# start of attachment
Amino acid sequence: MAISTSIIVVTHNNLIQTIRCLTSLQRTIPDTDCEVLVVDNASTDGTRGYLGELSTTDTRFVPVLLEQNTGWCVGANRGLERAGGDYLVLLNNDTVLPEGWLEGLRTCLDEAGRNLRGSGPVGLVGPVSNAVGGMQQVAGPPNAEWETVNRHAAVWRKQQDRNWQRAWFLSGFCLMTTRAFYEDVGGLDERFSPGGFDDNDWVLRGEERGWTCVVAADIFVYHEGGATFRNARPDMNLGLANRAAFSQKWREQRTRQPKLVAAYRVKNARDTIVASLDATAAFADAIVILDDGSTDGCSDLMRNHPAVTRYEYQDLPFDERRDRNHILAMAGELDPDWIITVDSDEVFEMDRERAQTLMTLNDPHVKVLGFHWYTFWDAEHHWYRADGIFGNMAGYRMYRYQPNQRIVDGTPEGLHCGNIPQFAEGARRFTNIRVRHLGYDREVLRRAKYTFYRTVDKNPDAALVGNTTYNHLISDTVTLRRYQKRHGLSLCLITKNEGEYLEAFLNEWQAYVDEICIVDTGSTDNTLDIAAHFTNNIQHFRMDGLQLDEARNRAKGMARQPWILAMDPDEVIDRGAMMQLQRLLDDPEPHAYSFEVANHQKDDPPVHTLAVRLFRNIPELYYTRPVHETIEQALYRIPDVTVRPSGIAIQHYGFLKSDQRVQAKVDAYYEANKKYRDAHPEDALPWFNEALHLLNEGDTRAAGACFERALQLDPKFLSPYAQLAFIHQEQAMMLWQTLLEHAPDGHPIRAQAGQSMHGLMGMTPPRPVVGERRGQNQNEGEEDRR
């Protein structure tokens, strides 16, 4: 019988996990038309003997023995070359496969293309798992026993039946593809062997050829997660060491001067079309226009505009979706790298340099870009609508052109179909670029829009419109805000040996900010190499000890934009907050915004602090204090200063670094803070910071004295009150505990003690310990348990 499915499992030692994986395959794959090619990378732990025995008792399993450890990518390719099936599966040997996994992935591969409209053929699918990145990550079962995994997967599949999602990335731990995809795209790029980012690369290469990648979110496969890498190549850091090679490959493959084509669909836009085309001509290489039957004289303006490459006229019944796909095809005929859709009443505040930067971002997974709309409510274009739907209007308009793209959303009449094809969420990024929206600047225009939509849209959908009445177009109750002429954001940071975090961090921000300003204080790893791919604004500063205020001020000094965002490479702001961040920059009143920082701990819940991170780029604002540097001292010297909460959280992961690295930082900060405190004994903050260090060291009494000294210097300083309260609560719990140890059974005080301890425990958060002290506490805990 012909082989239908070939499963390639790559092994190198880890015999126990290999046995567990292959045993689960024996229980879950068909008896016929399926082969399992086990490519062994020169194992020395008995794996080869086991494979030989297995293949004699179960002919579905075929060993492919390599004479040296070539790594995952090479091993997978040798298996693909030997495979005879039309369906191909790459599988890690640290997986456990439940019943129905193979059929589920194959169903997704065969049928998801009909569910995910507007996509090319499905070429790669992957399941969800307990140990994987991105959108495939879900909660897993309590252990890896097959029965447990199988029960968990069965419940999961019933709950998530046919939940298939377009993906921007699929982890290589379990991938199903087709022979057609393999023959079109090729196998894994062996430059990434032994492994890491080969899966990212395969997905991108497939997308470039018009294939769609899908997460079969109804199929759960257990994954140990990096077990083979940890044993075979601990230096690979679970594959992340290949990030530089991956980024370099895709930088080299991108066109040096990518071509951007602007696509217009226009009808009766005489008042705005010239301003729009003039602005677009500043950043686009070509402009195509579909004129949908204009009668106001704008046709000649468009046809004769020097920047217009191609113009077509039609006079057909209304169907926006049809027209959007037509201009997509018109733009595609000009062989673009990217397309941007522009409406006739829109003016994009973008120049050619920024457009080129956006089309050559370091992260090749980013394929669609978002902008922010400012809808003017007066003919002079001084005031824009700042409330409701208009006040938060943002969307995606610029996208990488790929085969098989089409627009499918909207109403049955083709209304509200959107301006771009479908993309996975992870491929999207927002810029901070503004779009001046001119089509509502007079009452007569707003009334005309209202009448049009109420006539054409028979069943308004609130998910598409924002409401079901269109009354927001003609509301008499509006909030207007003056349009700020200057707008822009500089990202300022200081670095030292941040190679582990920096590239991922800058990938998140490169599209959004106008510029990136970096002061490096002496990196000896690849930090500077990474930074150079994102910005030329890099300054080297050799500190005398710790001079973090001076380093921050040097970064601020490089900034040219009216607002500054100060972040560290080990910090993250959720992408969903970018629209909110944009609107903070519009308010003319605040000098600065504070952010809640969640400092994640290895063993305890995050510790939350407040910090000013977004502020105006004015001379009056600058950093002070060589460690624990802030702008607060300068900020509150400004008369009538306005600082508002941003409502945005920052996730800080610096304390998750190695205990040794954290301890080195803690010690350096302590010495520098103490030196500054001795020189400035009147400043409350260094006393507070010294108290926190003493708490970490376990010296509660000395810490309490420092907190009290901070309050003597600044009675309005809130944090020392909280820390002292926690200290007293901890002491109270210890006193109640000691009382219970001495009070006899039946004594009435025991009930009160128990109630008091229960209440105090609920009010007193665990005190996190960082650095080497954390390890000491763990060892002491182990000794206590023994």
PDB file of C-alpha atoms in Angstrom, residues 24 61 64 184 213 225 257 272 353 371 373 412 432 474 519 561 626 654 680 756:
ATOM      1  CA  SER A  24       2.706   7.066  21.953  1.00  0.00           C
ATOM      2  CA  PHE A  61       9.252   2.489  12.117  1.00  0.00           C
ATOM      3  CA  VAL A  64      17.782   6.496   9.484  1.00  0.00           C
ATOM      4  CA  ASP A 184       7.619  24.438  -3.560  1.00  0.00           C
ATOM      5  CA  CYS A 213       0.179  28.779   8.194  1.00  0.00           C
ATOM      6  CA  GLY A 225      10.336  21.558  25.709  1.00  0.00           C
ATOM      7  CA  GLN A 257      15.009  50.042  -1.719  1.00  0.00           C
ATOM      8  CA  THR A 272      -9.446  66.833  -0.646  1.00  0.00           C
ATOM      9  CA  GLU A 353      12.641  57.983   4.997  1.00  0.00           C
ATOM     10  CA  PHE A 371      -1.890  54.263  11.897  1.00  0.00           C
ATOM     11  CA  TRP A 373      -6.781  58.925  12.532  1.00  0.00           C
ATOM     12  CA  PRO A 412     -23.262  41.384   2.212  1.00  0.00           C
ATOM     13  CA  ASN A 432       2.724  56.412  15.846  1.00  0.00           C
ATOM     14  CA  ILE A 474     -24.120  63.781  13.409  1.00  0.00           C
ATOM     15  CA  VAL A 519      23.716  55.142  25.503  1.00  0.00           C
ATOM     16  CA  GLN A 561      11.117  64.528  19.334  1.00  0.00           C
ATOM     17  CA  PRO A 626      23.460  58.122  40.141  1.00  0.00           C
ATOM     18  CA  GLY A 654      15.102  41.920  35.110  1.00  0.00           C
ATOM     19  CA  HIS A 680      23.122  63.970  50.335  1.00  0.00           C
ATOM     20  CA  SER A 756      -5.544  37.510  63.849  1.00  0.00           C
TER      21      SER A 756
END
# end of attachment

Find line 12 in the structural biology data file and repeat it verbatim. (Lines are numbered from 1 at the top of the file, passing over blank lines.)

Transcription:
ATOM      9  CA  GLU A 353      12.641  57.983   4.997  1.00  0.00           C